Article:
Everyone’s an expert, or they can pretend to be! Some people self-identify as experts even though they have zero qualifications or accreditations. Through this app, those people can gaslight their audience by bringing in actual experts to carry the conversation’s weight.
As an audio-only app with zero live captioning Clubhouse excludes disabled people by design. Not only does it exclude deaf people and those with less than perfect hearing. The app doesn’t offer text-resizing or support Apple’s VoiceOver screen reader, making it difficult to read for some.
Marginalized people can be exploited in multiple ways through this app. One way is by being asked to carry the weight of a conversation without any compensation. Another way is to be asked to speak alongside someone you disagree with or don’t consider an expert.
While you can see the profile and other social links of the speakers and attendees in each room, it isn’t easy to vet the experts in real-time. If you’re asked to speak in a room on a topic you’re an expert in; you’re subtly validating anyone who’s on stage with you. Since speakers can be added to the host’s discussion instantly, it’s nearly impossible to distinguish between fact, fiction, and propaganda.
People will always find a way to self-promote and profit. It’s a human tendency to self-promote, but too much promotion will water down the message. Clubhouse needs to avoid the this-meeting-could’ve-been-an-email vibes. How much would you pay for an invite? Some have sold for $125!
It’s only on iOS, so make sure you have an iPhone before you start bidding for an invite.
Clubhouse is a young app that remains vulnerable unless it develops strategic ways to build community and protect its users from harassment. After receiving criticism for its lack of moderation tools, the app released a blog post condemning racism, anti-Semitism, and other forms of hate speech on its platform and promising to take action against users who violate community guidelines.
As the app grows and allows more users, there will surely be more regulations and guidelines on what and how things are discussed. There are currently strict FTC rules that require influencers to reveal their relationships with brands within their posts. Followers need to know if what they’re seeing is an ad or an organic post. Violating the rules can lead to penalties, fines, and legal fees. None of these rules currently apply on Clubhouse.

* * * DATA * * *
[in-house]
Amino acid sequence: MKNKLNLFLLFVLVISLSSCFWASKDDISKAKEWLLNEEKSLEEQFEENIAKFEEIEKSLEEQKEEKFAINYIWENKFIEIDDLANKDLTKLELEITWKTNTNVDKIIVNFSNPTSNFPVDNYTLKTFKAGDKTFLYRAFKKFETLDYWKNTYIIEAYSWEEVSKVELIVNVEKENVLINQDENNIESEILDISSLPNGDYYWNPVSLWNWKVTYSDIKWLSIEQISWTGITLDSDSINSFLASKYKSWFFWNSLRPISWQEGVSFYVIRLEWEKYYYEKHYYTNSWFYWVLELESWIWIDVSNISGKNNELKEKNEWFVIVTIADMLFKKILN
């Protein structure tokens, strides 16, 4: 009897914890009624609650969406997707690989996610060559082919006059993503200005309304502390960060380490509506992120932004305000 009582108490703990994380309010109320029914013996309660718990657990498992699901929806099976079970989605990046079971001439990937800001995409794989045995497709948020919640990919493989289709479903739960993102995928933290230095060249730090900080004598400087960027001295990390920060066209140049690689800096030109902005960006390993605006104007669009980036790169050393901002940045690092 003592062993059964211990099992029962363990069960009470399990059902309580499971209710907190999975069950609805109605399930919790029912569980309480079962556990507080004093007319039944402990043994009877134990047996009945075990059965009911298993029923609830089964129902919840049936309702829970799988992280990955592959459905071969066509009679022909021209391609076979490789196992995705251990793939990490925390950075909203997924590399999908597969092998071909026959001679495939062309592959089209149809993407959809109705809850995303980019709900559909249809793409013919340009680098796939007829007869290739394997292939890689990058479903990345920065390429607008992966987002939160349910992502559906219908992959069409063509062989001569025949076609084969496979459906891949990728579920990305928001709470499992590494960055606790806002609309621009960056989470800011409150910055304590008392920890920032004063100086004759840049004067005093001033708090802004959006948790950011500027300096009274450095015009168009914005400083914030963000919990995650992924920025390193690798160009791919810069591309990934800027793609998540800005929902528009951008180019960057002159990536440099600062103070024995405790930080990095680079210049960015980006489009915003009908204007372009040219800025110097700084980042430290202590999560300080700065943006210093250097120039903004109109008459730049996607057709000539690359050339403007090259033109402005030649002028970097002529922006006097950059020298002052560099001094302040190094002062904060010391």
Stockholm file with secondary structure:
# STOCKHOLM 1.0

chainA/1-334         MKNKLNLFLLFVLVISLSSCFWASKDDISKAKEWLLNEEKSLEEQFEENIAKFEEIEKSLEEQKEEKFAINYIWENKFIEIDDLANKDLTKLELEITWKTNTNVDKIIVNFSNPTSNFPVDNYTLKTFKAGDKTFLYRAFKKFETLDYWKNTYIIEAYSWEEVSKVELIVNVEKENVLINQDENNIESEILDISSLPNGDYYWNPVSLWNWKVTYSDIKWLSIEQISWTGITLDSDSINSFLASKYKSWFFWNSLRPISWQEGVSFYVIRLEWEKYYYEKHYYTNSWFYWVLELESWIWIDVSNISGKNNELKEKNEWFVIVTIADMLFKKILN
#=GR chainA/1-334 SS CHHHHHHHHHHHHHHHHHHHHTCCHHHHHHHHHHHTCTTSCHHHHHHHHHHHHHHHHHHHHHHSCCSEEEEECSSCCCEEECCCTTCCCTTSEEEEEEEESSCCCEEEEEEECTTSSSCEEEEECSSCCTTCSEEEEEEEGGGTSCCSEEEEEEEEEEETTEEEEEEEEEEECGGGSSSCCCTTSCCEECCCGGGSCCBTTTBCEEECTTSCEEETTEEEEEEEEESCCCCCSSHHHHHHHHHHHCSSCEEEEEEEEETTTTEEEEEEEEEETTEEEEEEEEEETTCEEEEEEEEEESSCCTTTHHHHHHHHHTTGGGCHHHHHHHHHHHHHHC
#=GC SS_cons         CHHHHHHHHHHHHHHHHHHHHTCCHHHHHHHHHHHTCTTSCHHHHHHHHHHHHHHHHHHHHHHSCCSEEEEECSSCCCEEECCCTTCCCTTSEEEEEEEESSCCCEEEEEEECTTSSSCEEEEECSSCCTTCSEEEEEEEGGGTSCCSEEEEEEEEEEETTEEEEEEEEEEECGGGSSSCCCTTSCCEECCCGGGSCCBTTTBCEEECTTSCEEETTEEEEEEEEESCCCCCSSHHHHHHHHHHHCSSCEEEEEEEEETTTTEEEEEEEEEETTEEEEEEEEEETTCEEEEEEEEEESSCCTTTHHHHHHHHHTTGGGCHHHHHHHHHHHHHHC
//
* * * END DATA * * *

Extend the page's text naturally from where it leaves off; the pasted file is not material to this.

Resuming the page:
When Chet Hanks — rapper, internet personality, and son of Tom and Rita— hosted a room, he was met with criticism for his AAVE and Jamaican patois appropriation. Annoyed listeners could sound off knowing he would hear them and have to respond, instead of replies being hidden, deleted, or ignored, which often happens on Twitter and Instagram. In the end, it was an opportunity for Hanks to try to explain and humanize himself. This is a great example of the value and the unpredictability of Clubhouse.
Right now, most of the engagement on the app is the result of a celebrity or influencer joining a room. Last month the founders shared that Clubhouse’s latest cash infusion would help it begin testing ways to pay creators through tips, tickets, subscriptions, and grants. We will be paying close attention to how and if the ethical (and legally-required) practice of disclosing sponsored partnerships is both used and enforced on the app.
Nothing can replace in-person events, but we like that this is an easy-to-use and affordable short-term solution. Now that Twitter has rolled out “Spaces,” its own audio-chat-room feature. The question is, will Clubhouse stay the same and remain on top or evolve into something else? Will celebrity regulars stick around when the exclusivity wears off, and anyone can log in and call them out?
Over the last twenty years, many social media apps have failed, few have succeeded. Success relies on the app’s potential to grow and succeed with people. Clubhouse is in the ultimate boom-or-bust business, with a small margin for success. While it presents an opportunity for marginalized voices to be heard, it still lacks the regulations to protect its users from people who are not well-intended.
We still have questions about longevity, ethics, sustainability, and equity. Does Clubhouse have the capability to succeed outside of Covid, or will it disappear as quickly as it came? One rule this app reinforces is that it still comes down to good content. If you want to be memorable on any platform, figure out what you want to say and what makes your perspective unique and authentic. And though this is an online forum, many public speaking skills, like conciseness, still apply. Using the app to listen, rather than to be heard, is a good approach too.